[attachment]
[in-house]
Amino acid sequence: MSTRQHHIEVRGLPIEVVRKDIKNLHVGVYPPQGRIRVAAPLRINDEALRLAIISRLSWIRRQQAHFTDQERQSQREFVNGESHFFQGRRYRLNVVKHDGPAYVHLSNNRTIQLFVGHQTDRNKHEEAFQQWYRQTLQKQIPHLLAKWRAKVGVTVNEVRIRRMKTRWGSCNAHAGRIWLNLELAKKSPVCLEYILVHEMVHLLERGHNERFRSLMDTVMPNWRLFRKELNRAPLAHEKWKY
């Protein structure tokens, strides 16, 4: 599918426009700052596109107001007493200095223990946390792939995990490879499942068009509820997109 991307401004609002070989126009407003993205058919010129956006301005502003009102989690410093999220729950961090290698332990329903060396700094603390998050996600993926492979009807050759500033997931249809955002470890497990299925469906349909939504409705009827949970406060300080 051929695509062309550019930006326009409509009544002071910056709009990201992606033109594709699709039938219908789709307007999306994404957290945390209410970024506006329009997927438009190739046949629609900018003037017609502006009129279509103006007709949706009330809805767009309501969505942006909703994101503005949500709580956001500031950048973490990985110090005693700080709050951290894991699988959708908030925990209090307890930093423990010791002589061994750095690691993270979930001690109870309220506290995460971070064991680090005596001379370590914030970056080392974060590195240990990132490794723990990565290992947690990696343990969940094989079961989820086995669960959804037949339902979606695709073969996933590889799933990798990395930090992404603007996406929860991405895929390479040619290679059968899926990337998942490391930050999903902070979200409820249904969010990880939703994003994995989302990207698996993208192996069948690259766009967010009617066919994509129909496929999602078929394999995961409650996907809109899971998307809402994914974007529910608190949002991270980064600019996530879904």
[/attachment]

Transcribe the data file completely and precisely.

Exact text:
[in-house]
Amino acid sequence: MSTRQHHIEVRGLPIEVVRKDIKNLHVGVYPPQGRIRVAAPLRINDEALRLAIISRLSWIRRQQAHFTDQERQSQREFVNGESHFFQGRRYRLNVVKHDGPAYVHLSNNRTIQLFVGHQTDRNKHEEAFQQWYRQTLQKQIPHLLAKWRAKVGVTVNEVRIRRMKTRWGSCNAHAGRIWLNLELAKKSPVCLEYILVHEMVHLLERGHNERFRSLMDTVMPNWRLFRKELNRAPLAHEKWKY
């Protein structure tokens, strides 16, 4: 599918426009700052596109107001007493200095223990946390792939995990490879499942068009509820997109 991307401004609002070989126009407003993205058919010129956006301005502003009102989690410093999220729950961090290698332990329903060396700094603390998050996600993926492979009807050759500033997931249809955002470890497990299925469906349909939504409705009827949970406060300080 051929695509062309550019930006326009409509009544002071910056709009990201992606033109594709699709039938219908789709307007999306994404957290945390209410970024506006329009997927438009190739046949629609900018003037017609502006009129279509103006007709949706009330809805767009309501969505942006909703994101503005949500709580956001500031950048973490990985110090005693700080709050951290894991699988959708908030925990209090307890930093423990010791002589061994750095690691993270979930001690109870309220506290995460971070064991680090005596001379370590914030970056080392974060590195240990990132490794723990990565290992947690990696343990969940094989079961989820086995669960959804037949339902979606695709073969996933590889799933990798990395930090992404603007996406929860991405895929390479040619290679059968899926990337998942490391930050999903902070979200409820249904969010990880939703994003994995989302990207698996993208192996069948690259766009967010009617066919994509129909496929999602078929394999995961409650996907809109899971998307809402994914974007529910608190949002991270980064600019996530879904």